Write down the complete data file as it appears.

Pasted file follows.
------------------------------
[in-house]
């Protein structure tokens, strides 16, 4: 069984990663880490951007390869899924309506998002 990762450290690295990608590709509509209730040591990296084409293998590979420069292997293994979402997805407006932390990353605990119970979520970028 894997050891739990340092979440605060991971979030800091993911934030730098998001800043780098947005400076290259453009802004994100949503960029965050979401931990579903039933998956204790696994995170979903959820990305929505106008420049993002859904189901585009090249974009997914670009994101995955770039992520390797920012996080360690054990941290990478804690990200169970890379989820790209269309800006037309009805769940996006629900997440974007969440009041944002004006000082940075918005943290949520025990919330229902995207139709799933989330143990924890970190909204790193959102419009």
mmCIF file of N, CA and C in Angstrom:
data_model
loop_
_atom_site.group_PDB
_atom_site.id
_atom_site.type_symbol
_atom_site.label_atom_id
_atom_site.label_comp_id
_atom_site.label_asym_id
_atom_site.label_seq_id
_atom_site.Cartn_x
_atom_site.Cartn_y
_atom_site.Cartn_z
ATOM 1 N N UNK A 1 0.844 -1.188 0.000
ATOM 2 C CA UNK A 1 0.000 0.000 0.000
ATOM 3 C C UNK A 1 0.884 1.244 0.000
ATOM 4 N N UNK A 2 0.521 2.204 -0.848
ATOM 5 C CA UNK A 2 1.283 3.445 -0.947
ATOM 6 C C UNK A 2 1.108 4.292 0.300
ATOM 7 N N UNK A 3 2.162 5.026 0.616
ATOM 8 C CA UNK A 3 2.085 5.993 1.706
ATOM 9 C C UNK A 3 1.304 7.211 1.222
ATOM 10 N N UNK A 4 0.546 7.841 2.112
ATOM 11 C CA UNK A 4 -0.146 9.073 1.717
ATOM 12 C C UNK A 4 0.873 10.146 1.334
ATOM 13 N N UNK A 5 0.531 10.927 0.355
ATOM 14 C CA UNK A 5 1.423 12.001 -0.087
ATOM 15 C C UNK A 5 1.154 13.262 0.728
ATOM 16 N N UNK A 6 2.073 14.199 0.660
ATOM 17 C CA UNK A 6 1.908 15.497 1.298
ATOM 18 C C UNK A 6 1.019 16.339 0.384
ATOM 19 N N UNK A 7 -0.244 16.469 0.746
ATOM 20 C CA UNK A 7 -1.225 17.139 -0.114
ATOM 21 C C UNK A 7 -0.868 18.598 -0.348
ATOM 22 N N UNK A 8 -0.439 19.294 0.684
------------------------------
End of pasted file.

[in-house]
């Protein structure tokens, strides 16, 4: 069984990663880490951007390869899924309506998002 990762450290690295990608590709509509209730040591990296084409293998590979420069292997293994979402997805407006932390990353605990119970979520970028 894997050891739990340092979440605060991971979030800091993911934030730098998001800043780098947005400076290259453009802004994100949503960029965050979401931990579903039933998956204790696994995170979903959820990305929505106008420049993002859904189901585009090249974009997914670009994101995955770039992520390797920012996080360690054990941290990478804690990200169970890379989820790209269309800006037309009805769940996006629900997440974007969440009041944002004006000082940075918005943290949520025990919330229902995207139709799933989330143990924890970190909204790193959102419009």
mmCIF file of N, CA and C in Angstrom:
data_model
loop_
_atom_site.group_PDB
_atom_site.id
_atom_site.type_symbol
_atom_site.label_atom_id
_atom_site.label_comp_id
_atom_site.label_asym_id
_atom_site.label_seq_id
_atom_site.Cartn_x
_atom_site.Cartn_y
_atom_site.Cartn_z
ATOM 1 N N UNK A 1 0.844 -1.188 0.000
ATOM 2 C CA UNK A 1 0.000 0.000 0.000
ATOM 3 C C UNK A 1 0.884 1.244 0.000
ATOM 4 N N UNK A 2 0.521 2.204 -0.848
ATOM 5 C CA UNK A 2 1.283 3.445 -0.947
ATOM 6 C C UNK A 2 1.108 4.292 0.300
ATOM 7 N N UNK A 3 2.162 5.026 0.616
ATOM 8 C CA UNK A 3 2.085 5.993 1.706
ATOM 9 C C UNK A 3 1.304 7.211 1.222
ATOM 10 N N UNK A 4 0.546 7.841 2.112
ATOM 11 C CA UNK A 4 -0.146 9.073 1.717
ATOM 12 C C UNK A 4 0.873 10.146 1.334
ATOM 13 N N UNK A 5 0.531 10.927 0.355
ATOM 14 C CA UNK A 5 1.423 12.001 -0.087
ATOM 15 C C UNK A 5 1.154 13.262 0.728
ATOM 16 N N UNK A 6 2.073 14.199 0.660
ATOM 17 C CA UNK A 6 1.908 15.497 1.298
ATOM 18 C C UNK A 6 1.019 16.339 0.384
ATOM 19 N N UNK A 7 -0.244 16.469 0.746
ATOM 20 C CA UNK A 7 -1.225 17.139 -0.114
ATOM 21 C C UNK A 7 -0.868 18.598 -0.348
ATOM 22 N N UNK A 8 -0.439 19.294 0.684